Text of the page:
In the grandest terms, the Enlightenment contested imperial dominion. Adopting that liberating spirit, progressives of 2016 have effectively reconstituted the moral-intellectual energy of the Enlightenment. They express pride in possibility, in the idea of applying scientific knowledge to the existential challenges of our century; they protest the oppressive power of the large banks and corporations that pay millions to influence government; they place trust in global institutions and cooperative bodies to engage in high-level negotiation, using calm reasoning and respect for difference in order to reduce conflict and minimize the chances of economic catastrophe or world war.

And the reactionaries? Who adopts the role of the unenlightened war-making kings and the ministerial cohort of old? Why, those who have no respect for the liberal intellectual class and their dreams of a world built on collaborative, multi-state organs aimed at a peace-seeking balance of global forces. They prefer a Social Darwinian order, in which the strongest prevail by force of arms. They want Andrew Jackson to be in charge.

Andrew Jackson with the Tennessee Forces on the Hickory Grounds (Ala), 1814. Library of Congress.

He was the epitome of reaction. Everything about Jackson (as a soldier, politician and president) revolved around character assassination. Name calling was his specialty. When he rejected a perspective, he would (in vague terms) recommend punishment at the hands of the people; in opposing a decision, he’d call the decision maker “base and vindictive,” but he never acknowledged himself as vindictive. Retributive justice was his mantra. He demanded “redress” of whatever injuries he felt, and decried every man he saw as a “petty tyrant.” Every political enemy was a “villain.” Defending a coarse vocabulary, he insisted it was the language of “freemen” who know their rights. He made it a habit to judge others’ character while asserting his own virtues with an unshakable self-confidence. And people loved it. He threw caution to the wind. He preferred, as much as possible, to dictate terms. He made good on his threats when he fired his entire cabinet. He most assuredly did not accept criticism. He did not admit mistakes. He regularly promoted yes men. In 1824 and 1828, Jackson’s vocal supporters declared their candidate a man of active energy, and the over-educated President John Quincy Adams a “sedentary” executive–in Trumpian parlance, a low-energy bureaucrat. This week, President Obama remarked that the Trump phenomenon was “nothing new” in American history. He’s right.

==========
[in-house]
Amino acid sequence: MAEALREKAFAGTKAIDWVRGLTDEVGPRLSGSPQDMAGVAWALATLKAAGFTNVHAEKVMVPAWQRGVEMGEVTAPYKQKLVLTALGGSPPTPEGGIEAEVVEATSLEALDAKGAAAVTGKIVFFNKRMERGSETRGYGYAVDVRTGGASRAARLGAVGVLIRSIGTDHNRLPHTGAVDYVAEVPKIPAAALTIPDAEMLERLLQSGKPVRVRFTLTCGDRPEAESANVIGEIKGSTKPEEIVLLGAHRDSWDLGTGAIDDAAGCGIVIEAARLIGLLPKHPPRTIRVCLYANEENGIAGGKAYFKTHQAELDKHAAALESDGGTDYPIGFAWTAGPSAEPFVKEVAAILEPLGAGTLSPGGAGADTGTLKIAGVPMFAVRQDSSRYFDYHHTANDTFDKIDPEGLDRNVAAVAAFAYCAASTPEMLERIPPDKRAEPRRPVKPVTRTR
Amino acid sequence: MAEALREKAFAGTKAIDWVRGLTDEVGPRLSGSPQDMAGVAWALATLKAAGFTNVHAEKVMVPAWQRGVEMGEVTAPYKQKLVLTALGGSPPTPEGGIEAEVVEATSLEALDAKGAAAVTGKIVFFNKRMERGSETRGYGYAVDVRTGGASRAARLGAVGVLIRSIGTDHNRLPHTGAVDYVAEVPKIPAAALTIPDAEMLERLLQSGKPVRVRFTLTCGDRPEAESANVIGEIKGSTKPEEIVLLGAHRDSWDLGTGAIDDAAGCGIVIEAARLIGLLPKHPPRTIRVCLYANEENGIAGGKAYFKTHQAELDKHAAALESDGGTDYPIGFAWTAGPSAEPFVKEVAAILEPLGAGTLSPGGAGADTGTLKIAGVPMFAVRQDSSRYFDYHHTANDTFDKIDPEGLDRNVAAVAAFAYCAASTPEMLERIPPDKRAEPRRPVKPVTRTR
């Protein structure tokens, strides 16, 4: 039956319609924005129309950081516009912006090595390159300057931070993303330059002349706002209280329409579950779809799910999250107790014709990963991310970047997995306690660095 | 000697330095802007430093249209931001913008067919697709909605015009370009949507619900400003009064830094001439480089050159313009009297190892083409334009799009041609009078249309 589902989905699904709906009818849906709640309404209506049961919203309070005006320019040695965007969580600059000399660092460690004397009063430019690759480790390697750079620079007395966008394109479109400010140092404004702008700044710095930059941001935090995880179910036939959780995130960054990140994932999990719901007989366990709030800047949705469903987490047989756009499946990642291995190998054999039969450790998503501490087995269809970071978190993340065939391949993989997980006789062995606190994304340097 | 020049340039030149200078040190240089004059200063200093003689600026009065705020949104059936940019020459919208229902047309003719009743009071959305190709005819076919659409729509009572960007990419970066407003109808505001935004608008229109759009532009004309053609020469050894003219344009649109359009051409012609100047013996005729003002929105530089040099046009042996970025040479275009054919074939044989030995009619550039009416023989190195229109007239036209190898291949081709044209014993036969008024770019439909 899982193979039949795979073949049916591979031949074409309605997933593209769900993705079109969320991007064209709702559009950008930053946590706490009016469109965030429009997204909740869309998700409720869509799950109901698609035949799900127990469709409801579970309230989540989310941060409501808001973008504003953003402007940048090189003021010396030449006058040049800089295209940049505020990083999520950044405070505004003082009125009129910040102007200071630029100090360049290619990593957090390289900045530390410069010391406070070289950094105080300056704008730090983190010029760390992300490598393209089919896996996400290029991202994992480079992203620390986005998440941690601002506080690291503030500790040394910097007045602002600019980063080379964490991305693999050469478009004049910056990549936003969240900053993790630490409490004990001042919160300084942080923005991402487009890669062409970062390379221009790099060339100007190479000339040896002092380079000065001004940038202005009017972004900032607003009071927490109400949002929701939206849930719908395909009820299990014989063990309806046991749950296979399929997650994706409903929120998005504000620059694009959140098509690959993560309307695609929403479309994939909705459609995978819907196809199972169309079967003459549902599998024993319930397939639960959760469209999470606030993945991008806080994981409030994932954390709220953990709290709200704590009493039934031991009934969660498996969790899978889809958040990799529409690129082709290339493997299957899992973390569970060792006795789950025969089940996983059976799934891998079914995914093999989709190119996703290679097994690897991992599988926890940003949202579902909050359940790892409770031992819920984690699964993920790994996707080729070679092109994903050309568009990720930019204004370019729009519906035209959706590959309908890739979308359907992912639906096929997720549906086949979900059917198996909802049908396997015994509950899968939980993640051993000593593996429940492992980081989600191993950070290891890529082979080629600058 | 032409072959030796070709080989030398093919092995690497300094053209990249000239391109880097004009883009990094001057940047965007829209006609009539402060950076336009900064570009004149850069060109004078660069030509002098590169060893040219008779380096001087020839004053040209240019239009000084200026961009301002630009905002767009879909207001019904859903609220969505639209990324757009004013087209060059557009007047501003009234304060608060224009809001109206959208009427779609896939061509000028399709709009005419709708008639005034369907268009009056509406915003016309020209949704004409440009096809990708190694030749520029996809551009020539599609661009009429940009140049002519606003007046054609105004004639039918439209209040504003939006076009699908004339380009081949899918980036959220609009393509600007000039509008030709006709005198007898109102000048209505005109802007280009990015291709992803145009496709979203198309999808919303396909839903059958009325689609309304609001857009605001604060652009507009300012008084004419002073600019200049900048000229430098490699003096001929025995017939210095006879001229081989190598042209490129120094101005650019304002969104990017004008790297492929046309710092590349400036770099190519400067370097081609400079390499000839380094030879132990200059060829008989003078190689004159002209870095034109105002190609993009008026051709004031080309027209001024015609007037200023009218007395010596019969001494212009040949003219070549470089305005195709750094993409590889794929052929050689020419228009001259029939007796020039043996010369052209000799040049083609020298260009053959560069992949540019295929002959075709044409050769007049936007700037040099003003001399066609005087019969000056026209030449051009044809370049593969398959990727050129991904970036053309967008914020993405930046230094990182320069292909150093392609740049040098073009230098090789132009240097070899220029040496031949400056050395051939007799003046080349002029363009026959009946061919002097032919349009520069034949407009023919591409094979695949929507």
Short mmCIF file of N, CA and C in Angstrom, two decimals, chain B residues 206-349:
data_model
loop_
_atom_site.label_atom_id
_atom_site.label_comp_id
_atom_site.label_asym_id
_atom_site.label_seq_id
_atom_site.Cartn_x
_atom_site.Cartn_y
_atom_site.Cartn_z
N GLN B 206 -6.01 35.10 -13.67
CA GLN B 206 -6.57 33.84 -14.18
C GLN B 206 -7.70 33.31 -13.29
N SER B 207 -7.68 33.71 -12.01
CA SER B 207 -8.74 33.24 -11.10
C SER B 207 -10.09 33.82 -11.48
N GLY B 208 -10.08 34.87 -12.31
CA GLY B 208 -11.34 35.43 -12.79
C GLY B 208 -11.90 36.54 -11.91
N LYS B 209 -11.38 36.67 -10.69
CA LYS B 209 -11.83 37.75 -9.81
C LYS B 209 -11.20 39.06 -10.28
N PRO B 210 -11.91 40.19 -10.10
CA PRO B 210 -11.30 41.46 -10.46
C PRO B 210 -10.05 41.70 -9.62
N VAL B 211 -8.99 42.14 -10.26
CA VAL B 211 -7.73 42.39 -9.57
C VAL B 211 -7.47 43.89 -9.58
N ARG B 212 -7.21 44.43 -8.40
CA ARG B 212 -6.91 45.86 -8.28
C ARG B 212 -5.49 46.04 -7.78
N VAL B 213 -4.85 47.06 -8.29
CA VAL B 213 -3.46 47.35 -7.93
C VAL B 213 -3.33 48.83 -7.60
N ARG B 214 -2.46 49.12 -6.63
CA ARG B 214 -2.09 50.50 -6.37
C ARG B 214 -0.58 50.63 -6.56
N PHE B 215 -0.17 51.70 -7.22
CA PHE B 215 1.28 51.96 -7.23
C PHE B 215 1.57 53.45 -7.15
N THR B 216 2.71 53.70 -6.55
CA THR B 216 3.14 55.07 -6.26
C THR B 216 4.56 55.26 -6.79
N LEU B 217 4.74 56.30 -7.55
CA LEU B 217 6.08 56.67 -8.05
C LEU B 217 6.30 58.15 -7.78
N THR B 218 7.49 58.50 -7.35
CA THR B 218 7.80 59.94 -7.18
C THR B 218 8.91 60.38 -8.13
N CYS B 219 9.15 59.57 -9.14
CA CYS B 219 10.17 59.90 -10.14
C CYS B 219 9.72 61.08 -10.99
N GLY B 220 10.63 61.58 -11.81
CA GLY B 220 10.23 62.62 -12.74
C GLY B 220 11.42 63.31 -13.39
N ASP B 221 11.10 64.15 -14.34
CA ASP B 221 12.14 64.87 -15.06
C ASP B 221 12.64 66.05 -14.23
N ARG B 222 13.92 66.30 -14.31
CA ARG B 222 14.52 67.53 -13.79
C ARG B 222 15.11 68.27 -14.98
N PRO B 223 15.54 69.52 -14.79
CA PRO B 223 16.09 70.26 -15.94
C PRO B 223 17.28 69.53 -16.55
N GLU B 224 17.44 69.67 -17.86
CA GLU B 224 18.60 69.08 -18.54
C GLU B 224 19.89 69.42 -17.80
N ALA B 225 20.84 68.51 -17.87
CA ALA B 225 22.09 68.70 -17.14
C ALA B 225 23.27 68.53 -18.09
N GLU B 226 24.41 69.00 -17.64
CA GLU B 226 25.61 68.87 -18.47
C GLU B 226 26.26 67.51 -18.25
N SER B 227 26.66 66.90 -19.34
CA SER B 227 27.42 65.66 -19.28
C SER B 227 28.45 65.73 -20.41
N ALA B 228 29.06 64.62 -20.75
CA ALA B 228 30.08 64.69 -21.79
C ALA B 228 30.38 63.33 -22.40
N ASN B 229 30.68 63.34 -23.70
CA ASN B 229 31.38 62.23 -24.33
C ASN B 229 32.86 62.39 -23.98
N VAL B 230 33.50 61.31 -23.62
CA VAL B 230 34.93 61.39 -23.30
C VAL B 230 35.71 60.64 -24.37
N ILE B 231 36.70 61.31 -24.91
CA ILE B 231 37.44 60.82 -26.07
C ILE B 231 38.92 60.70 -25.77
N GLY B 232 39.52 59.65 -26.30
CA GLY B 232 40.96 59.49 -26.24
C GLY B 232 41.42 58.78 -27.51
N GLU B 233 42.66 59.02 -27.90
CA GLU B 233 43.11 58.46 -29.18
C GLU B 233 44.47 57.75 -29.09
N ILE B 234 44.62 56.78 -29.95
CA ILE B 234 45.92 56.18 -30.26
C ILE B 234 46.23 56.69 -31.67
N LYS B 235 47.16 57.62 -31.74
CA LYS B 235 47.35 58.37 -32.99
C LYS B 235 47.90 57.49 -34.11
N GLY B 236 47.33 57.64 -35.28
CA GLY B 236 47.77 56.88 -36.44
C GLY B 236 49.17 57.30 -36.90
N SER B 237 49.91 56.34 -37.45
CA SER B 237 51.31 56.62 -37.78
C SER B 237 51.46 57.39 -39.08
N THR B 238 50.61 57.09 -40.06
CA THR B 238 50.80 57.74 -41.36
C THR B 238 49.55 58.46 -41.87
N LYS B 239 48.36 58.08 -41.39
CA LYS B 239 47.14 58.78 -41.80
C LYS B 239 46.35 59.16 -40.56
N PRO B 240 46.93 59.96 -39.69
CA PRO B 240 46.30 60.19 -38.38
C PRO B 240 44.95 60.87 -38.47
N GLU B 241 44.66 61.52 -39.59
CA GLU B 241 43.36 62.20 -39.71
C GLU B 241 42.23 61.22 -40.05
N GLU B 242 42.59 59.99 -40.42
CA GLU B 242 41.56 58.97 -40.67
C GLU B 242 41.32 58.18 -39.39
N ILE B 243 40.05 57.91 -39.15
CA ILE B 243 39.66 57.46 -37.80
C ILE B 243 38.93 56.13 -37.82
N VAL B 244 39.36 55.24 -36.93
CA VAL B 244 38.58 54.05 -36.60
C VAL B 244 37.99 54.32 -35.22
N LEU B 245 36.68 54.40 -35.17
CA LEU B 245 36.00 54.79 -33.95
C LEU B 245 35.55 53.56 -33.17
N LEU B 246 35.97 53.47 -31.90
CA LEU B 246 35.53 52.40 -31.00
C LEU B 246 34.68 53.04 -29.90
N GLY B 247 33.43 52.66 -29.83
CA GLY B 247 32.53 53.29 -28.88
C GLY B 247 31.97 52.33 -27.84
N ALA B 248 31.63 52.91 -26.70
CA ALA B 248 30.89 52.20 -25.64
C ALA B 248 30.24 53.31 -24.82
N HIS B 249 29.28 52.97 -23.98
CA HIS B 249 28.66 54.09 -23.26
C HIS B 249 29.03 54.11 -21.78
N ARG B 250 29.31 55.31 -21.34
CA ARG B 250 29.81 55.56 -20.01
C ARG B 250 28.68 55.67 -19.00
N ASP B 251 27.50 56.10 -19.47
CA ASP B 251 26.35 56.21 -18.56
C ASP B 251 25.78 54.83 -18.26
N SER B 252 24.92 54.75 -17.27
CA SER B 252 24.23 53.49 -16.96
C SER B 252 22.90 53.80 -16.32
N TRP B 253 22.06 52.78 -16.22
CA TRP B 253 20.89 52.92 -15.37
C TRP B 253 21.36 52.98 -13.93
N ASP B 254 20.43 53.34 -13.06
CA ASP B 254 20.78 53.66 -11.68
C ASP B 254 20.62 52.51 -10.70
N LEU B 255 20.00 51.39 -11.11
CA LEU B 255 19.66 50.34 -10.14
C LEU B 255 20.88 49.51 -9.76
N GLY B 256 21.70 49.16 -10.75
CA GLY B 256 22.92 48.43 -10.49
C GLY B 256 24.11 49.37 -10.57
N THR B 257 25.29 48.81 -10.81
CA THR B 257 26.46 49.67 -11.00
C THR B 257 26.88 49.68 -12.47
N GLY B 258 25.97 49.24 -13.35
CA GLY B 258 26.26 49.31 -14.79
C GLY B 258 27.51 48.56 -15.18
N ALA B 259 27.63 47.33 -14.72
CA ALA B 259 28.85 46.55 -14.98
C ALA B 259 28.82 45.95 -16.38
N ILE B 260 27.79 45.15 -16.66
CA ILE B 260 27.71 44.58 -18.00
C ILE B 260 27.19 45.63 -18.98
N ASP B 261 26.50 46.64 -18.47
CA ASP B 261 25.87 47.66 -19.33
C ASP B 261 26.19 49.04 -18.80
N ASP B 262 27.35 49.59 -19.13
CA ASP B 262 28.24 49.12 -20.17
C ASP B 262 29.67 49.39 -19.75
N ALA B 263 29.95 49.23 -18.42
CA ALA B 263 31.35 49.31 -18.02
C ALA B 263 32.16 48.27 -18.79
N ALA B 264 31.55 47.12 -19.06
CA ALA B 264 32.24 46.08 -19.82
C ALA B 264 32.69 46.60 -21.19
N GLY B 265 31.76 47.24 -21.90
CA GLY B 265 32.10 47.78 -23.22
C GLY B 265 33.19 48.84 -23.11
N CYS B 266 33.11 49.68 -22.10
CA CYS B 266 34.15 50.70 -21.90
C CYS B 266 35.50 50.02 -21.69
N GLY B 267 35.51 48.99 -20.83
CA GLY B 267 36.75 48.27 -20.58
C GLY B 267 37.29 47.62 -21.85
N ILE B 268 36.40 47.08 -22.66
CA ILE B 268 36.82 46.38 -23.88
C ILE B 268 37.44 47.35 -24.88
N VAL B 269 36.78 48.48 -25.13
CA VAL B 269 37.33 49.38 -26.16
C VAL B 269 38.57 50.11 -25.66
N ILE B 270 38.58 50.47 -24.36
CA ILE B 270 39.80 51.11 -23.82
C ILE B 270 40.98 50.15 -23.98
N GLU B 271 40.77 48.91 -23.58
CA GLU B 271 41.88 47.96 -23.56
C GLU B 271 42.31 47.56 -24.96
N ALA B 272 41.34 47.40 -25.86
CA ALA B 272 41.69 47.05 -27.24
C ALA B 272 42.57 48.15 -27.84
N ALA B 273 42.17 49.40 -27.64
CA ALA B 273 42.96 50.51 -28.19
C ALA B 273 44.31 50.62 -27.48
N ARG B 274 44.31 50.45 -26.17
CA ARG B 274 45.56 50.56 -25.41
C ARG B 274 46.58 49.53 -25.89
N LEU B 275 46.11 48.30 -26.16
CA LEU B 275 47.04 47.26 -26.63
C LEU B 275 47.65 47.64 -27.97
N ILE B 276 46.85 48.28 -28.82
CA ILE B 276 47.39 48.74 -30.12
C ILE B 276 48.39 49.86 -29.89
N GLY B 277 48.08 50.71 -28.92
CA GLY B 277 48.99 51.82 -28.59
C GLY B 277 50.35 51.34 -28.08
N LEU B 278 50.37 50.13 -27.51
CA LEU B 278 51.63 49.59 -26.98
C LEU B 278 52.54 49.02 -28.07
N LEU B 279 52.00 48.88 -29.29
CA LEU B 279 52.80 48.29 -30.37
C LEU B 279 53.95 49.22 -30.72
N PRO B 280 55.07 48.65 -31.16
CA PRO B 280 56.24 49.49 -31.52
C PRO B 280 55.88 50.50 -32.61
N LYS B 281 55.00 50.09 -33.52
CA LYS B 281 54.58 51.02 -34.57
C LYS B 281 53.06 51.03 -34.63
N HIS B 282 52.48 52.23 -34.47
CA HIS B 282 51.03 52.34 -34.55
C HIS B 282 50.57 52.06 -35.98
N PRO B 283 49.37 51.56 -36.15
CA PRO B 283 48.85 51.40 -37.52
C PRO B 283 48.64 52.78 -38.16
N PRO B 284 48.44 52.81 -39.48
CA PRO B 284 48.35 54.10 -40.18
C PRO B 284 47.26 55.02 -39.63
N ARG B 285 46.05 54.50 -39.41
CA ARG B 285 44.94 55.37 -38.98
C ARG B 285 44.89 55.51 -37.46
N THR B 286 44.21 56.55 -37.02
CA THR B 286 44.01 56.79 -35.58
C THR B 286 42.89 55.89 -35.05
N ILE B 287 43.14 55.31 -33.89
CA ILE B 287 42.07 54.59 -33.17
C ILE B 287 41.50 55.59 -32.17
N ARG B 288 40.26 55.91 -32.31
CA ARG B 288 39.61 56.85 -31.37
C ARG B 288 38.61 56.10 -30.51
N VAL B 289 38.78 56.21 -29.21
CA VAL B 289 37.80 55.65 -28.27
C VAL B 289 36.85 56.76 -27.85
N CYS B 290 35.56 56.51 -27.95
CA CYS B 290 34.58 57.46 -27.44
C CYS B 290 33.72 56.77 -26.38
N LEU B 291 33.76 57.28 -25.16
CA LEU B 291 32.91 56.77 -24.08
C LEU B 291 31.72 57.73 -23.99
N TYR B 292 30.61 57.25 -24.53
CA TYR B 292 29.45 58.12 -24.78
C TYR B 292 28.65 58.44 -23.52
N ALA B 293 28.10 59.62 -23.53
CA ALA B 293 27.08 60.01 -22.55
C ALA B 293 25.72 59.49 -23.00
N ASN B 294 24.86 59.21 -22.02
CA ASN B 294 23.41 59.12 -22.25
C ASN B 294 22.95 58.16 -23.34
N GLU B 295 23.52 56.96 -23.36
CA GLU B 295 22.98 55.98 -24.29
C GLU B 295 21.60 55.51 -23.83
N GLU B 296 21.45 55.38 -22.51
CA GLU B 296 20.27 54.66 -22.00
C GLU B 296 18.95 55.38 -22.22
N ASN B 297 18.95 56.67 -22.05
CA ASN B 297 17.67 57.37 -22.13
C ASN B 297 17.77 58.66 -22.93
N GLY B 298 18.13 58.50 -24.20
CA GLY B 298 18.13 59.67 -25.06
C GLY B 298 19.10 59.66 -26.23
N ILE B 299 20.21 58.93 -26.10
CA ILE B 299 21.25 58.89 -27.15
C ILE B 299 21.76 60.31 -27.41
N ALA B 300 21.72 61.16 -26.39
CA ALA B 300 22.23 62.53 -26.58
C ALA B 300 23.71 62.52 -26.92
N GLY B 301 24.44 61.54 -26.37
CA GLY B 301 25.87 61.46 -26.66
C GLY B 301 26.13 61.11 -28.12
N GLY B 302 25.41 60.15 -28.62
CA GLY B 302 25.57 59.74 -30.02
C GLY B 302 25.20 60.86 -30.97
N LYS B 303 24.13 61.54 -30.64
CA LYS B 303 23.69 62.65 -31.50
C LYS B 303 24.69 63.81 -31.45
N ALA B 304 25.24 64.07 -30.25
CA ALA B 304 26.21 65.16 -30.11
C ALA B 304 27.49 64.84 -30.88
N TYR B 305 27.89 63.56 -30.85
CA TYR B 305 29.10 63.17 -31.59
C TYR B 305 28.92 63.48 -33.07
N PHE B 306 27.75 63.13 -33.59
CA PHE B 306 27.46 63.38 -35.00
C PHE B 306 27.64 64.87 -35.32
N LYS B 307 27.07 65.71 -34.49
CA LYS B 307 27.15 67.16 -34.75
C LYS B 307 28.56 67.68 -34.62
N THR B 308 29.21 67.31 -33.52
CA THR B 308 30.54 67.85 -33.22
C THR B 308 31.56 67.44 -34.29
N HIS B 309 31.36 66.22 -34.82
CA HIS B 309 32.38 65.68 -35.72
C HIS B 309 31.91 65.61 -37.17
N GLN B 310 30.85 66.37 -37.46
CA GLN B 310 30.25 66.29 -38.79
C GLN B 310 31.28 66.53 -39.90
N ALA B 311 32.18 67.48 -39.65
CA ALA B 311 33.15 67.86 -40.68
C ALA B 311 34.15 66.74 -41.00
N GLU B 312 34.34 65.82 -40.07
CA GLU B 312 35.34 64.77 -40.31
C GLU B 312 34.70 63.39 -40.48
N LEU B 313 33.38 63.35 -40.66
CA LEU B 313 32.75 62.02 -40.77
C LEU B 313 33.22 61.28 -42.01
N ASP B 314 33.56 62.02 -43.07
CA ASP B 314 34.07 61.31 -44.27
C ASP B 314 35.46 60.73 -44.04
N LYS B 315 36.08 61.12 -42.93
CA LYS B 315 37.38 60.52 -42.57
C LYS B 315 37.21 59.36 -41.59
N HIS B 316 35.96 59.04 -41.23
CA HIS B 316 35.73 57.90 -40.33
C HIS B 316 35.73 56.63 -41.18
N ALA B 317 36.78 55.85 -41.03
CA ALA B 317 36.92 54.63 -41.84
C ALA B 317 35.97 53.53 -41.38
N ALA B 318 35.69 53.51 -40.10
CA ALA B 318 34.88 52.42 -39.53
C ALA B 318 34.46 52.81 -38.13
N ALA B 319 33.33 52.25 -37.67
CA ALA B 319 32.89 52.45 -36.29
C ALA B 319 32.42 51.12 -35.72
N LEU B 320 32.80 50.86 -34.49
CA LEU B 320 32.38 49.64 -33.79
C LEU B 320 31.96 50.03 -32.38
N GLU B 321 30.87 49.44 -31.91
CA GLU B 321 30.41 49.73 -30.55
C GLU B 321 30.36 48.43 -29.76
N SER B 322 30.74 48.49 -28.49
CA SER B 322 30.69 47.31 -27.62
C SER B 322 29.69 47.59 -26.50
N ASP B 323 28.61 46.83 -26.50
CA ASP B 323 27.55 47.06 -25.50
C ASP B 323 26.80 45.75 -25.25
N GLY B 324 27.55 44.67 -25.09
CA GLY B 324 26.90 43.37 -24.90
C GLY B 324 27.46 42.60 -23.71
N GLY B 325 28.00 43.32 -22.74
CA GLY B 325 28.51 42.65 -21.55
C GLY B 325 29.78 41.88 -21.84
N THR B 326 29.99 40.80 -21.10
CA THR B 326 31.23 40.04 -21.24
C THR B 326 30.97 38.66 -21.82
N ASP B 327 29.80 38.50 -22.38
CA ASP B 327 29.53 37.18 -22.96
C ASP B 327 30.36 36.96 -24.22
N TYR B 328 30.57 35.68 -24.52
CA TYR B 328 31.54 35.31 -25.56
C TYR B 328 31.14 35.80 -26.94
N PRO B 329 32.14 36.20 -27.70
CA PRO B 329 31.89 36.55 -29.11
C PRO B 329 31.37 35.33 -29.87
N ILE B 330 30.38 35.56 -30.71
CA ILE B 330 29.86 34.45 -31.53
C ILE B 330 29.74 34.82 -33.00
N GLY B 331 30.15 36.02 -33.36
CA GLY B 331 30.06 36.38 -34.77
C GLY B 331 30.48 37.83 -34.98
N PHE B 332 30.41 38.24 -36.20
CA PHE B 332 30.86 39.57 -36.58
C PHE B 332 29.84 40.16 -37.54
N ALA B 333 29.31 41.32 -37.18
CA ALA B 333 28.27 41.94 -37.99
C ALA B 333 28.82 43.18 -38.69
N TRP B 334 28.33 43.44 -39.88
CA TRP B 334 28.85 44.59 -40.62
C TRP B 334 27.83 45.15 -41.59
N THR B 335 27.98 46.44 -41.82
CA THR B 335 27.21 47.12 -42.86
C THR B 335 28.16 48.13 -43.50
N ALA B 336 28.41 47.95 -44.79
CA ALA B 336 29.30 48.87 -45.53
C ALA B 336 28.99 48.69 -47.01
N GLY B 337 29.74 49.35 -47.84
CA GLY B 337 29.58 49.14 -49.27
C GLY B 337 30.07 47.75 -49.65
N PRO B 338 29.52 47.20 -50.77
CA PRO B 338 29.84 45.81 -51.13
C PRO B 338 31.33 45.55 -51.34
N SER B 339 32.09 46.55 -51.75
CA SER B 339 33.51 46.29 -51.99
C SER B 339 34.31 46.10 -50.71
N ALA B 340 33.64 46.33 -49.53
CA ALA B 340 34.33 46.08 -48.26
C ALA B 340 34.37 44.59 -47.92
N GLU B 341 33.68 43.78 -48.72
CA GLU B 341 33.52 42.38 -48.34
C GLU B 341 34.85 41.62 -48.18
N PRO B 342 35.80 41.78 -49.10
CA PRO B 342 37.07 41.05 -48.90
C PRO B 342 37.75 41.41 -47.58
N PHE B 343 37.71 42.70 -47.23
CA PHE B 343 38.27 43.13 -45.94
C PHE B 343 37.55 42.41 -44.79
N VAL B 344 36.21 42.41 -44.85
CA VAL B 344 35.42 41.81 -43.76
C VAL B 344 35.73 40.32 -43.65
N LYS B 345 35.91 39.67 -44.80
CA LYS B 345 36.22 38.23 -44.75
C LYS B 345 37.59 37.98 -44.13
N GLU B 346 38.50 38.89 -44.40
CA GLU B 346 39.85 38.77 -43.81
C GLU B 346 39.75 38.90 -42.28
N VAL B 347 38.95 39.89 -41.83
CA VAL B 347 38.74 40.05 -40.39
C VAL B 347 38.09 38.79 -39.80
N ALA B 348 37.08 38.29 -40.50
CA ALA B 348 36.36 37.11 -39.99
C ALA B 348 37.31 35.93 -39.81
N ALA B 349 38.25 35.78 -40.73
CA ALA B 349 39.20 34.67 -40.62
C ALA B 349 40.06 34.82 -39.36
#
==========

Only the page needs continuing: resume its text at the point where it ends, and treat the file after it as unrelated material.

Since the Tea Party triumph of 2010, fanatics have shouted obscenities at the industrious thinkers and project engineers whom they associate with the amorphous enemy known as “big government.” In the eighteenth century, the equivalent enemy was “Philosophy.” The question that reactionaries could not effectively answer then or now is: how does blind adherence (dishonestly called “personal freedom” today, when it’s really fear-based tribalism) make things better for anyone?

Even in the lumbering age of sail, a promoter of the Enlightenment was a global citizen, someone who dreamt big. Education and self-cultivation, engines of gentility, were synonymous with personal opposition to dogma. Their idea was that critical thinking among a literary public produces societal change, advancing a community-wide sense of decency. It remains part of the Obama way of thinking too: that thoughtful engagement is not weakness but the definition of responsible republican governance, and preferable to the language of “attack and subdue.”

The countervailing Jacksonian model came with heroic imagery associated with westward expansion. Jackson embraced warfare initiated by the state and violence initiated by the armed individual–both as a proper function of conscience when one anticipated a possible attack. His populist message was laden with bellicosity, if not cruelty. But it resonated because it was predicated on a belief in the essential goodness and innocence underlying the “true” American identity. The Hollywood myth of the frontier hero, forced to commit violent acts to save the world from unreasoning evil, is as alive today as it was when the Indian fighter Andrew Jackson came of age. That America has to protect itself at all costs, using any and all means.

Supporters of Trump, Cruz, Rubio and those who see threats to the homeland coming from all directions are the inheritors of this Jacksonian mindset. They lead with threats. Jackson did so because it came naturally to him as a hardened frontiersman. His language was more than bluster; that of today’s GOP candidates is nothing but. Though they have never been to war or courted danger in any appreciable way, they pretend that their political competitors are weaker than they, and that they know how best to contend with existential threats. Such irresponsible, pandering phoniness is the military equivalent of a preacher insisting that God has instructed him in charting a moral course for society at large.

For those who are responsive to the pandering candidates, the world today is relatable to the lawless Wild West of myth, where the good guy out-shoots the bad guy. It is a useful myth. (And on occasion, it’s true.) Jackson, the first president to arise from outside the elite world of college-educated sons of relative privilege, made America strong, whereas–the way the story went–his predecessors, frilly bewigged eggheads, merely cogitated. The Jacksonian of today promotes conflict, believes in winning at all costs, and insists on peace that is best sustained in social Darwinian terms by retaining preponderant power. And in that world view, those who don’t belong–immigrants who don’t readily appear assimilable–are necessarily suspect.